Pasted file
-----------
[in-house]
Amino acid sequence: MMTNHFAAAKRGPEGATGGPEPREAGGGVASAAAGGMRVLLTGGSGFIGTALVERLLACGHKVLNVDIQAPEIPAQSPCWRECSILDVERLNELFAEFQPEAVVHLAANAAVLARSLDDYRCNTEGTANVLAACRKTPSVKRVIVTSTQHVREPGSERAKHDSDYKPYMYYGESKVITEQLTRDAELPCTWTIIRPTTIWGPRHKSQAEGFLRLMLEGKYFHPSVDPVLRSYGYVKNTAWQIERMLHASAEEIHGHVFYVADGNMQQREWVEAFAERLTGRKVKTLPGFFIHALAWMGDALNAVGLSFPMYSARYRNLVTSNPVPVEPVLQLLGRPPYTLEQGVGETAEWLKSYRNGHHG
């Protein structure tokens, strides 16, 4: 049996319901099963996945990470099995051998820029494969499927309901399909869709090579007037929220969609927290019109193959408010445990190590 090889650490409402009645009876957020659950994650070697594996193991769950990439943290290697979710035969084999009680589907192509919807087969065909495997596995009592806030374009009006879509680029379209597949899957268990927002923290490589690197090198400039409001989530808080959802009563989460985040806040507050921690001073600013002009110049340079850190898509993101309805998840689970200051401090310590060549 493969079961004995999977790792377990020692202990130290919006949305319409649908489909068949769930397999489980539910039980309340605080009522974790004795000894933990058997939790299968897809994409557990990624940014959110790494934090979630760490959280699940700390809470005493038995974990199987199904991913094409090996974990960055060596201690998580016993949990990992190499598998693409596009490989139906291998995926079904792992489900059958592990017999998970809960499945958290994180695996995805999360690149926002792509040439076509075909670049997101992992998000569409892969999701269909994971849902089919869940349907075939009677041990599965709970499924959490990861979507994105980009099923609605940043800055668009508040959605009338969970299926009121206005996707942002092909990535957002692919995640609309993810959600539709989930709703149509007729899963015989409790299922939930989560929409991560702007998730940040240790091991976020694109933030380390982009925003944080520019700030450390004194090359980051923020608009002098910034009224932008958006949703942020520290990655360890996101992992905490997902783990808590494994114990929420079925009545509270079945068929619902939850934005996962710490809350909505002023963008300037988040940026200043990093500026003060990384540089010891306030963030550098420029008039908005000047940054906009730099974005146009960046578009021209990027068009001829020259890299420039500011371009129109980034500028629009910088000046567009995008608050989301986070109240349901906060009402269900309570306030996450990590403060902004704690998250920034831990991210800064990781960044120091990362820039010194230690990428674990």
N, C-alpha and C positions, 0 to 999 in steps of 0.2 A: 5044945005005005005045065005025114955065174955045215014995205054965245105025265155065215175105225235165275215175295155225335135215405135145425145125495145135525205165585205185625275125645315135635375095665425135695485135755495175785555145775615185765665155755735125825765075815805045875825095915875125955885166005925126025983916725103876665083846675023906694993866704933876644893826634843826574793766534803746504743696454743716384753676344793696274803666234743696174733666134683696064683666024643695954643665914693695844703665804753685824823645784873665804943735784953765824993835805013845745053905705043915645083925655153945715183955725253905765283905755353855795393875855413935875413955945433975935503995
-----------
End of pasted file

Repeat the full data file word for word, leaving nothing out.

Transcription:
[in-house]
Amino acid sequence: MMTNHFAAAKRGPEGATGGPEPREAGGGVASAAAGGMRVLLTGGSGFIGTALVERLLACGHKVLNVDIQAPEIPAQSPCWRECSILDVERLNELFAEFQPEAVVHLAANAAVLARSLDDYRCNTEGTANVLAACRKTPSVKRVIVTSTQHVREPGSERAKHDSDYKPYMYYGESKVITEQLTRDAELPCTWTIIRPTTIWGPRHKSQAEGFLRLMLEGKYFHPSVDPVLRSYGYVKNTAWQIERMLHASAEEIHGHVFYVADGNMQQREWVEAFAERLTGRKVKTLPGFFIHALAWMGDALNAVGLSFPMYSARYRNLVTSNPVPVEPVLQLLGRPPYTLEQGVGETAEWLKSYRNGHHG
């Protein structure tokens, strides 16, 4: 049996319901099963996945990470099995051998820029494969499927309901399909869709090579007037929220969609927290019109193959408010445990190590 090889650490409402009645009876957020659950994650070697594996193991769950990439943290290697979710035969084999009680589907192509919807087969065909495997596995009592806030374009009006879509680029379209597949899957268990927002923290490589690197090198400039409001989530808080959802009563989460985040806040507050921690001073600013002009110049340079850190898509993101309805998840689970200051401090310590060549 493969079961004995999977790792377990020692202990130290919006949305319409649908489909068949769930397999489980539910039980309340605080009522974790004795000894933990058997939790299968897809994409557990990624940014959110790494934090979630760490959280699940700390809470005493038995974990199987199904991913094409090996974990960055060596201690998580016993949990990992190499598998693409596009490989139906291998995926079904792992489900059958592990017999998970809960499945958290994180695996995805999360690149926002792509040439076509075909670049997101992992998000569409892969999701269909994971849902089919869940349907075939009677041990599965709970499924959490990861979507994105980009099923609605940043800055668009508040959605009338969970299926009121206005996707942002092909990535957002692919995640609309993810959600539709989930709703149509007729899963015989409790299922939930989560929409991560702007998730940040240790091991976020694109933030380390982009925003944080520019700030450390004194090359980051923020608009002098910034009224932008958006949703942020520290990655360890996101992992905490997902783990808590494994114990929420079925009545509270079945068929619902939850934005996962710490809350909505002023963008300037988040940026200043990093500026003060990384540089010891306030963030550098420029008039908005000047940054906009730099974005146009960046578009021209990027068009001829020259890299420039500011371009129109980034500028629009910088000046567009995008608050989301986070109240349901906060009402269900309570306030996450990590403060902004704690998250920034831990991210800064990781960044120091990362820039010194230690990428674990």
N, C-alpha and C positions, 0 to 999 in steps of 0.2 A: 5044945005005005005045065005025114955065174955045215014995205054965245105025265155065215175105225235165275215175295155225335135215405135145425145125495145135525205165585205185625275125645315135635375095665425135695485135755495175785555145775615185765665155755735125825765075815805045875825095915875125955885166005925126025983916725103876665083846675023906694993866704933876644893826634843826574793766534803746504743696454743716384753676344793696274803666234743696174733666134683696064683666024643695954643665914693695844703665804753685824823645784873665804943735784953765824993835805013845745053905705043915645083925655153945715183955725253905765283905755353855795393875855413935875413955945433975935503995